Canalys notes that volume is not the only strategy to achieve success in India. The climate is said to be right for businesses to realign and re-enter the market in order to benefit from additional business opportunities. The Apple iPhone, on the other hand, isn’t doing well in India. Apple’s iPhone shipments fell by 50 percent in Q2 2018. The company seems to be playing the long game as it has pared back distribution partners and has opted to go for a “brand-first, volume-next” strategy according to Canalys. Apple has clearly gone for profitability over volume growth, but it remains to be seen how well the strategy is working. Other reports estimate that the company has 2 percent share of the Indian smartphone market.


In our view, the inference drawn from the report can be summed up as follows: there are multiple ways to succeed in the Indian smartphone market. Xiaomi is the leader of the budget and lower mid-range smartphone market, as the company sells phones that have a high price/performance ratio. Samsung’s budget phones fail to compete in terms of specifications, but still do well in terms of sales because of branding, marketing, and offline sales. Other companies like Asus and Oppo have successfully either turned around their business model (in case of Asus) or introduced an additional lucrative sales model (in case of Oppo’s Realme brand).



Source: Canalys

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Who owns the moon? A space lawyer answers

Most likely, this is the best-known picture of a flag ever taken: Buzz Aldrin standing next to the first U.S. flag planted on the Moon. For those who knew their world history, it also rang some alarm bells. Only less than a century ago, back on Earth, planting a national flag in another part of the world still amounted to claiming that territory for the fatherland. Did the Stars and Stripes on the moon signify the establishment of an American colony?


When people hear for the first time that I am a lawyer practicing and teaching something called “space law,” the question they ask most frequently, often with a big smile or a twinkle in the eye, is: “So tell me, who owns the moon?”


Of course, claiming new national territories had been very much a European habit, applied to non-European parts of the world. In particular the Portuguese, the Spanish, the Dutch, the French and the English created huge colonial empires. But while their attitude was very Europe-centric, the legal notion that planting a flag was an act of establishing sovereignty quickly stuck and became accepted worldwide as part and parcel of the law of nations.


Obviously, the astronauts had more important things on their mind than contemplating the legal meaning and consequences of that planted flag, but luckily the issue had been taken care of prior to the mission. Since the beginning of the space race the United States knew that for many people around the world the sight of a U.S. flag on the Moon would raise major political issues. Any suggestion that the moon might become, legally speaking, part of U.S. backwaters might fuel such concerns, and possibly give rise to international disputes harmful to both the U.S. space program and U.S. interests as a whole.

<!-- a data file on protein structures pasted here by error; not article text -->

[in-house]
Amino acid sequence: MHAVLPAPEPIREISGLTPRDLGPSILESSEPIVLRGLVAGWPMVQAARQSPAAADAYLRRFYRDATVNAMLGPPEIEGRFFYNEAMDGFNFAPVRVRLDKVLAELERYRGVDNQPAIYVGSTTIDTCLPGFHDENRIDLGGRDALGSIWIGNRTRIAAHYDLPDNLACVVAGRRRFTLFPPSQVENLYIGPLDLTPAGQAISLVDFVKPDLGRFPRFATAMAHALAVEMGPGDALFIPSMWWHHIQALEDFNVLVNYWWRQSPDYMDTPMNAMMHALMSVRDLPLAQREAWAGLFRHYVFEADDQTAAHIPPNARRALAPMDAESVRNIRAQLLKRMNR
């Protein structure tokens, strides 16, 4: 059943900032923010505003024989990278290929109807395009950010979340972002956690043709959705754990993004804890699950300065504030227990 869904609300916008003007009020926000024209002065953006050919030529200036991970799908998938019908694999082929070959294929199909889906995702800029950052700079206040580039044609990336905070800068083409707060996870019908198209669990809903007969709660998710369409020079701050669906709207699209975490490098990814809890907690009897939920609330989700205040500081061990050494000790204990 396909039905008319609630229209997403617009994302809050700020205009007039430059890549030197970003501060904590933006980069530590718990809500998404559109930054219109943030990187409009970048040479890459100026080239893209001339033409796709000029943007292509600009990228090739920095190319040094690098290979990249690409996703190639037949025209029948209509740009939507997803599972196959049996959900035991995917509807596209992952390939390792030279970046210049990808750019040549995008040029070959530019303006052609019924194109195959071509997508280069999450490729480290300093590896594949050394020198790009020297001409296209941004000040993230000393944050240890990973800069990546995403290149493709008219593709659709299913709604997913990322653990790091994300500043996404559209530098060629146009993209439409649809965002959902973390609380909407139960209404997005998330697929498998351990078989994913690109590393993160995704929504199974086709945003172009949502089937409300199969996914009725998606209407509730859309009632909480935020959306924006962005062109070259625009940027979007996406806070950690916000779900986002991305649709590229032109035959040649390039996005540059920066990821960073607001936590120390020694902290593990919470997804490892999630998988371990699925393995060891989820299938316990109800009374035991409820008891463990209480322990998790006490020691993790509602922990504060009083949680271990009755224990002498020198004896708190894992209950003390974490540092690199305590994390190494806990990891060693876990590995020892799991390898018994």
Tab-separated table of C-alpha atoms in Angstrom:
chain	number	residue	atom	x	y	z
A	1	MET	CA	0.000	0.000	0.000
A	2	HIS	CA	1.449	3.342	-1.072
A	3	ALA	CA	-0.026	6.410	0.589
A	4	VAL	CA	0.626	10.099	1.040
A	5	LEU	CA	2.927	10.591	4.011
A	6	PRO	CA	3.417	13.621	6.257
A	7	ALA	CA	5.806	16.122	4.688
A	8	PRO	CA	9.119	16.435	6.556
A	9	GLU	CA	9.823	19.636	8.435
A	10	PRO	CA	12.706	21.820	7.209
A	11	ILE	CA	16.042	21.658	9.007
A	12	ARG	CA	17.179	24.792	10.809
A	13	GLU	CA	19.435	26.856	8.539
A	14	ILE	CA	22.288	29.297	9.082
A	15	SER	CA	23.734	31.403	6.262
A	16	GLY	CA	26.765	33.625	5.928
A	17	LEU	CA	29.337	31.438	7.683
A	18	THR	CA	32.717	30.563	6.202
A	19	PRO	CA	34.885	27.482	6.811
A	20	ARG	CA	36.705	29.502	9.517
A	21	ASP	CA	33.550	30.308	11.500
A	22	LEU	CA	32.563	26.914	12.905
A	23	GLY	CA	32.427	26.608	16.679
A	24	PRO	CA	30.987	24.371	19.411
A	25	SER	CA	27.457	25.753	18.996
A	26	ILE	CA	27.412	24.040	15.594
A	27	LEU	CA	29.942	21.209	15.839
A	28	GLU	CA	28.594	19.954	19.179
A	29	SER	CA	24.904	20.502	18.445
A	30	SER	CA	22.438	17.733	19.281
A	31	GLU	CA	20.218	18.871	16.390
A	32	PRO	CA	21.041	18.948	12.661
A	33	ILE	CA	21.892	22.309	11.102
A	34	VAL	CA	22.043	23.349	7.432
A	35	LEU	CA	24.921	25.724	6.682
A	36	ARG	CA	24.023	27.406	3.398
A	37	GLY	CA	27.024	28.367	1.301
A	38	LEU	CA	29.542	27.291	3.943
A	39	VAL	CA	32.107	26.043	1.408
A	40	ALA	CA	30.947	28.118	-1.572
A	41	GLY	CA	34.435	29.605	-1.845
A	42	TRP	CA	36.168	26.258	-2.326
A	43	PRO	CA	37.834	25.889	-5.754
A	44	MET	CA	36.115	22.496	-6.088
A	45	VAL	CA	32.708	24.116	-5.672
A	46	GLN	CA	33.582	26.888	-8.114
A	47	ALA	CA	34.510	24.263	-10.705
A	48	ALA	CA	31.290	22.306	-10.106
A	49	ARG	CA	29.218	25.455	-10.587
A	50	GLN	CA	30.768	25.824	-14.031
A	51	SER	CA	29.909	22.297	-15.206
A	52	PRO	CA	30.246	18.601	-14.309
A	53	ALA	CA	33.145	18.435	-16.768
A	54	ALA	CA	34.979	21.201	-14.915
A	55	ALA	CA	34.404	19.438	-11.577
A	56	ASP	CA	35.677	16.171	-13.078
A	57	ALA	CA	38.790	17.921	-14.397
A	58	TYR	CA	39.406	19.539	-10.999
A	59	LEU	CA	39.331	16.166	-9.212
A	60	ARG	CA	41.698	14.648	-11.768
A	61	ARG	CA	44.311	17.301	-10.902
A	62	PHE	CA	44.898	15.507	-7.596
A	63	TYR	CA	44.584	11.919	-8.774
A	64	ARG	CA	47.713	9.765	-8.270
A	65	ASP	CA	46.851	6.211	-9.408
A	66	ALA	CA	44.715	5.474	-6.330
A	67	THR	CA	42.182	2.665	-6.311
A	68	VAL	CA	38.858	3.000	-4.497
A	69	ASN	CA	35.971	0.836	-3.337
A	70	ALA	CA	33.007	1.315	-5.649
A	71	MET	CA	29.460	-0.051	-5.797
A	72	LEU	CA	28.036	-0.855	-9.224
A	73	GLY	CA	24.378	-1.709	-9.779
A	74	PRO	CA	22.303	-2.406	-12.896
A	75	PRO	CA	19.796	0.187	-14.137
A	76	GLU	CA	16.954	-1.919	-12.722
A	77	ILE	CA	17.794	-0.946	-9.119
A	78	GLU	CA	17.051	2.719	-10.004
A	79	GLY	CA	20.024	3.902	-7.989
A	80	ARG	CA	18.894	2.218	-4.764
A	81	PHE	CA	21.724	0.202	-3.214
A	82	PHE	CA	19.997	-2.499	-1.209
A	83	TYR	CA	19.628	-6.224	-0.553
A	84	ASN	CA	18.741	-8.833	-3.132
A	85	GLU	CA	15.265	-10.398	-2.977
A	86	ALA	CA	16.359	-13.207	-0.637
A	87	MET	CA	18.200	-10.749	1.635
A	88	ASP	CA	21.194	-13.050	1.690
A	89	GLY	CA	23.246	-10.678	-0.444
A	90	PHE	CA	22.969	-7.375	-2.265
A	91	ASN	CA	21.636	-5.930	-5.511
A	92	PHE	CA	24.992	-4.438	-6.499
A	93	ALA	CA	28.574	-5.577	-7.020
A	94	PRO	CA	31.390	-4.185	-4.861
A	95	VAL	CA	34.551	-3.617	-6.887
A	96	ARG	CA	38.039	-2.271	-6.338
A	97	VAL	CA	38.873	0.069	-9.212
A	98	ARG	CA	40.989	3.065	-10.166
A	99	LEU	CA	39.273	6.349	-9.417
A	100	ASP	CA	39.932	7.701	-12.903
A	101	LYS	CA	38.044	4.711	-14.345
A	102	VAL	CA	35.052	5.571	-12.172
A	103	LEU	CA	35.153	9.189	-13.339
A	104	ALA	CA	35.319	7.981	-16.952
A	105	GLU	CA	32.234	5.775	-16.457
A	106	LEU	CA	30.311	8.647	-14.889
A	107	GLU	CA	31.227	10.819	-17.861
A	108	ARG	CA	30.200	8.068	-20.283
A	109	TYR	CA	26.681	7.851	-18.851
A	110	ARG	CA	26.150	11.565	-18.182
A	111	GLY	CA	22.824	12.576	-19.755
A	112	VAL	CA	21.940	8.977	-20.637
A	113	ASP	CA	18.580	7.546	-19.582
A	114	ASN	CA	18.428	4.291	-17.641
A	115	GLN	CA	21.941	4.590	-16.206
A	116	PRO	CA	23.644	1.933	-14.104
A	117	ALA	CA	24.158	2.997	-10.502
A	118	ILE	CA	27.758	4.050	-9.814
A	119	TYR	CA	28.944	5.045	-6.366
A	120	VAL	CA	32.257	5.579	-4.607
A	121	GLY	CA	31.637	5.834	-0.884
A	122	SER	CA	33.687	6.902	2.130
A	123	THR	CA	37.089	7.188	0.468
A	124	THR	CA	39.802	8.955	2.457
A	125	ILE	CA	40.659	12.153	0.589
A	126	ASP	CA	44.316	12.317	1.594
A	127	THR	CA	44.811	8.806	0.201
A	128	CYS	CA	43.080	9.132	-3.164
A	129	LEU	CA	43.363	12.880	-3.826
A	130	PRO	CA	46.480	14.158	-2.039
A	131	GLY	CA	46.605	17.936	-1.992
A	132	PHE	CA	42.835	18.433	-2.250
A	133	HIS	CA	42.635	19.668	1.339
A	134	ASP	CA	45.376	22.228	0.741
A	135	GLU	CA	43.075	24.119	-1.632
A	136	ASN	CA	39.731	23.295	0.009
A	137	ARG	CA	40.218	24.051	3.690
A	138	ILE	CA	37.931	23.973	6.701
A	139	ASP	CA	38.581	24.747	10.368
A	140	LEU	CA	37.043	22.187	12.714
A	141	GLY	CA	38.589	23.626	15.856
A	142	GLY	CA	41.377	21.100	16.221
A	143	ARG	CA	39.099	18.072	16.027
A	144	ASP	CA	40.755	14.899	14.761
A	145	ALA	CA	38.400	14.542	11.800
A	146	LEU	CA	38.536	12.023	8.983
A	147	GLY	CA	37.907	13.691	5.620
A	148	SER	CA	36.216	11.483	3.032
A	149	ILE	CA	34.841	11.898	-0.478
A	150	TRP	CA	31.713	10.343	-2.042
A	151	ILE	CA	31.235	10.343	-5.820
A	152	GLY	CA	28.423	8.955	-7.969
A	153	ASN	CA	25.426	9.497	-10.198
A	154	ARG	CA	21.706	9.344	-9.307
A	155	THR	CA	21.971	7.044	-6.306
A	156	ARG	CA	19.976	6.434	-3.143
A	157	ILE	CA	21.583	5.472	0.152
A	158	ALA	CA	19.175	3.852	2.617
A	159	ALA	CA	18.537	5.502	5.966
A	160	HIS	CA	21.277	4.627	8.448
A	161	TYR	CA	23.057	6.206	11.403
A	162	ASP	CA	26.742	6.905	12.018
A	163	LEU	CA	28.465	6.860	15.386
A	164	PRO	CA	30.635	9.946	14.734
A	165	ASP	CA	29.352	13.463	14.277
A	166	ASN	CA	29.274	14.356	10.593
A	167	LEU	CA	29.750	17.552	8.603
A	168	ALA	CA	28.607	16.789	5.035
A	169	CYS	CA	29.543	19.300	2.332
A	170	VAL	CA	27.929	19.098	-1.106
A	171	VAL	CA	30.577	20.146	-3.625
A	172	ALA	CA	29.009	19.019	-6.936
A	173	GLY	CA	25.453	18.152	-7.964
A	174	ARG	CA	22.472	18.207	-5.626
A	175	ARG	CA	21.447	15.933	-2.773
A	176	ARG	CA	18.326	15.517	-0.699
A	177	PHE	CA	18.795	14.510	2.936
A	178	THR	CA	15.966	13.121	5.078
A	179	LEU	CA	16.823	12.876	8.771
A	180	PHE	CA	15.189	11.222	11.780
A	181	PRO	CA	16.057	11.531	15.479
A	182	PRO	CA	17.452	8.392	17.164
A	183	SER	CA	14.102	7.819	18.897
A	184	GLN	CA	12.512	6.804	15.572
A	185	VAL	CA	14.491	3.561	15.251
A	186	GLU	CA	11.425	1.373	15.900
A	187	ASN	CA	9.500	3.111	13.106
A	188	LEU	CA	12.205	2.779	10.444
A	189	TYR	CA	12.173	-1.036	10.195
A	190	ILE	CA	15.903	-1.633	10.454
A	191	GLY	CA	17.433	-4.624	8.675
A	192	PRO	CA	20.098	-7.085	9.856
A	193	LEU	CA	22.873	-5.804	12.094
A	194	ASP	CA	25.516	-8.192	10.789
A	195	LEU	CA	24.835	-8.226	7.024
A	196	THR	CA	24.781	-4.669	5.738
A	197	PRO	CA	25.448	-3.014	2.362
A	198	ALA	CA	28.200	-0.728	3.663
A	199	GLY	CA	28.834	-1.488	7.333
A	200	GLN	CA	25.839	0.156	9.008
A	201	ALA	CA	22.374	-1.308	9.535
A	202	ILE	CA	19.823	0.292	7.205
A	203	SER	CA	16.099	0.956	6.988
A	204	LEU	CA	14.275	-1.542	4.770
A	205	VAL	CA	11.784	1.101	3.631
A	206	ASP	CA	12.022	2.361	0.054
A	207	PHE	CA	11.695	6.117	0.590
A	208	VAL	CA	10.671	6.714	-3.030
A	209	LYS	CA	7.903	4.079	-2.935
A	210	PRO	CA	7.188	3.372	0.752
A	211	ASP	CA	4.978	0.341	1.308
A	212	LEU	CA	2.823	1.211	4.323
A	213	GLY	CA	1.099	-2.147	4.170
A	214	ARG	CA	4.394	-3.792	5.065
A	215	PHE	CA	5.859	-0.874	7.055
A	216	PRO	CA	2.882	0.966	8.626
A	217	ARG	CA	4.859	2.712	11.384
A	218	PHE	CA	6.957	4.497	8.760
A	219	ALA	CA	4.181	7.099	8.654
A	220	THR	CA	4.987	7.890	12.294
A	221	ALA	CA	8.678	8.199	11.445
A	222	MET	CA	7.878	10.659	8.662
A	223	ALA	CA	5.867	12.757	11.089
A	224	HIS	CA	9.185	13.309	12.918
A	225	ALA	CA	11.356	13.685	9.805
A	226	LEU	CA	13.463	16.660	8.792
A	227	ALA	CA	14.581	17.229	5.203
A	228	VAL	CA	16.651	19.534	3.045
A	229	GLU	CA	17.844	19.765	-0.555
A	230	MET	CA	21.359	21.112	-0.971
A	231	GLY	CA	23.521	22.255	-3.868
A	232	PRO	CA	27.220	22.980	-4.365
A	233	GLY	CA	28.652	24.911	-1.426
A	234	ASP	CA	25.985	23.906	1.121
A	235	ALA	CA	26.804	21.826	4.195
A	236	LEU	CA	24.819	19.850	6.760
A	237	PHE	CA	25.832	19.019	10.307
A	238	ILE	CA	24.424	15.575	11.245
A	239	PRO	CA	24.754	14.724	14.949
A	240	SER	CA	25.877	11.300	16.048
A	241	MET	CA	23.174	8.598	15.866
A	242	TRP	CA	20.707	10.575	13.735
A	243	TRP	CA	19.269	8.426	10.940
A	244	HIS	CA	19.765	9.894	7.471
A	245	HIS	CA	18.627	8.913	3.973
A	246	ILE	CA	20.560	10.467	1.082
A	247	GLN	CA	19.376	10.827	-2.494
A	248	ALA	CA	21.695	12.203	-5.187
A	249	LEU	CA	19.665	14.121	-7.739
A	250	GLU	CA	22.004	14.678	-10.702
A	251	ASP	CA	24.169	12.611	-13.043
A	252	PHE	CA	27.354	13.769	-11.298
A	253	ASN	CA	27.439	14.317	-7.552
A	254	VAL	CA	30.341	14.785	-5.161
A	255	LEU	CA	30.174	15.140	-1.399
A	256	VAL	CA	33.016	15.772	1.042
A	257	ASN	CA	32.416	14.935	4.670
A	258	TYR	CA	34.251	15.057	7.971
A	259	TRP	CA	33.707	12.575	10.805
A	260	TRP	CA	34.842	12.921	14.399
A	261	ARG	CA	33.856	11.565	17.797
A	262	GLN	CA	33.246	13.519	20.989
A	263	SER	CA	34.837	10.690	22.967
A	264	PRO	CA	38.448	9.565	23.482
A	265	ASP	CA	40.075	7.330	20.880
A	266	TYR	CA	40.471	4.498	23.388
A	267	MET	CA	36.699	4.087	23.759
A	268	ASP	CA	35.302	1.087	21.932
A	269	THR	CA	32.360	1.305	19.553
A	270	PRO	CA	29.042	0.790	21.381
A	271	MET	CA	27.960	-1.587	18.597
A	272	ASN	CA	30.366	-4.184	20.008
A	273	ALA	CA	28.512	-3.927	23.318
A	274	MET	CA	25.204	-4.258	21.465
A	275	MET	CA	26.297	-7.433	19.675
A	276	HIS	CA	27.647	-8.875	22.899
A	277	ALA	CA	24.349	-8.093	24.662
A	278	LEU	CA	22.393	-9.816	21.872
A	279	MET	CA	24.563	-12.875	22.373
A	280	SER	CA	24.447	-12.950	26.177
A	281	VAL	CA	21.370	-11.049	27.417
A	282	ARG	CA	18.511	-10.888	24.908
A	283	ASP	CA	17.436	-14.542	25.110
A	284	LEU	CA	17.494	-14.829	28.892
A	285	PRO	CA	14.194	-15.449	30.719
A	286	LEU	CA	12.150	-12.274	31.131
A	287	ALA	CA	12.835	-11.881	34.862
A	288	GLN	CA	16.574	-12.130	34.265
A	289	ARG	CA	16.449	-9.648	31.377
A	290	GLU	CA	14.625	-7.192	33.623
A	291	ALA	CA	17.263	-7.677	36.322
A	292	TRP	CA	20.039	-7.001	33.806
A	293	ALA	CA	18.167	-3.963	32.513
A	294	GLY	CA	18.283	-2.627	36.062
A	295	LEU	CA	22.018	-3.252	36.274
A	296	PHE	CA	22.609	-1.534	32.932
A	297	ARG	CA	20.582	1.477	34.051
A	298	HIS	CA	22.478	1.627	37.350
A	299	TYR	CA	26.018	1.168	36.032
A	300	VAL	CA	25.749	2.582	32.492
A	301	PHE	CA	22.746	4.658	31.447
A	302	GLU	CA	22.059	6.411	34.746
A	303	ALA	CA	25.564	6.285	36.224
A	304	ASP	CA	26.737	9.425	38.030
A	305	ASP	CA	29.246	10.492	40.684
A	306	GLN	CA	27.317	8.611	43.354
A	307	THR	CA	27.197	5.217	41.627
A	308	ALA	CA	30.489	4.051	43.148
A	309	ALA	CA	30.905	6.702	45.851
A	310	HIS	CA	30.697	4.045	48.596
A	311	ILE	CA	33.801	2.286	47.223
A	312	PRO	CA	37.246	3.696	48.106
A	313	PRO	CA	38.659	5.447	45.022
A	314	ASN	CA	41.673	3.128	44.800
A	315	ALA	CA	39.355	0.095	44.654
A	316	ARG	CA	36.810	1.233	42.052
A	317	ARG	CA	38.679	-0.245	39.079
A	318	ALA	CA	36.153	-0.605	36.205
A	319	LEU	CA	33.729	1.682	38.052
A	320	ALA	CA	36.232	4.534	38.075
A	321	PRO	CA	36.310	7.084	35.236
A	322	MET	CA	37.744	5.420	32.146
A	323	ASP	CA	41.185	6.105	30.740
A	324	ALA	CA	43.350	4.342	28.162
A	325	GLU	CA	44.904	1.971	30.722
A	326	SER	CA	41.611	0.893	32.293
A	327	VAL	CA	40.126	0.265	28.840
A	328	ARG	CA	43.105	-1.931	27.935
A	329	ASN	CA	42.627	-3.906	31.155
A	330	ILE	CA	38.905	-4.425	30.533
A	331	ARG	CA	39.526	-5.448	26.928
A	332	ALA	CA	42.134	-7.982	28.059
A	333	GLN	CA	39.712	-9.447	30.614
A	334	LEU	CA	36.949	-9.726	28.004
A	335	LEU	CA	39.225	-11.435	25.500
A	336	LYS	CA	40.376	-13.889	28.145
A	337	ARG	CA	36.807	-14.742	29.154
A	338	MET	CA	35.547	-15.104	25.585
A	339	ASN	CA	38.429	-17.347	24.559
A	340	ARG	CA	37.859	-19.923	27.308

By 1969, decolonization may have destroyed any notion that non-European parts of the world, though populated, were not civilized and thus justifiably made subject to European sovereignty – however, there was not a single person living on the moon; even life itself was absent.


Still, the simple answer to the question of whether Armstrong and Aldrin by way of their small ceremony did transform the moon, or at least a major part thereof, into U.S. territory turns out to be “no.” They, nor NASA, nor the U.S. government intended the U.S. flag to have that effect.


The first outer space treaty


NASA Lunar Sample Return Container with moon soil on display in a vault at NASA’s Johnson Space Center. OptoMechEngineer, CC BY-SA

Most importantly, that answer was enshrined in the 1967 Outer Space Treaty, to which both the United States and the Soviet Union as well as all other space-faring nations, had become a party. Both superpowers agreed that “colonization” on Earth had been responsible for tremendous human suffering and many armed conflicts that had raged over the last centuries. They were determined not to repeat that mistake of the old European colonial powers when it came to decide on the legal status of the moon; at least the possibility of a “land grab” in outer space giving rise to another world war was to be avoided. By that token, the moon became something of a “global commons” legally accessible to all countries – two years prior to the first actual manned moon landing.


Businessman Rajzeev V. Baagree, who purchased five acres of land on the moon for 1,400 rupees (equivalent to US$31 in 2005) per acre, poses next to documents of proof, at his home in Hyderabad, India. It turned out he got scammed. Mustafa Quraishi/ AP Photo

So, the U.S. flag was not a manifestation of claiming sovereignty, but of honoring the U.S. taxpayers and engineers who made Armstrong, Aldrin, and third astronaut Michael Collins’ mission possible. The two men carried a plaque that they “came in peace for all mankind,” and of course Neil’s famous words echoed the same sentiment: his “small step for man” was not a “giant leap” for the United States, but “for mankind.” Furthermore, the United States and NASA lived up to their commitment by sharing the moon rocks and other samples of soil from the lunar surface with the rest of the world, whether by giving them away to foreign governments or by allowing scientists from all over the globe to access them for scientific analysis and discussion. In the midst of the Cold War, this even included scientists from the Soviet Union.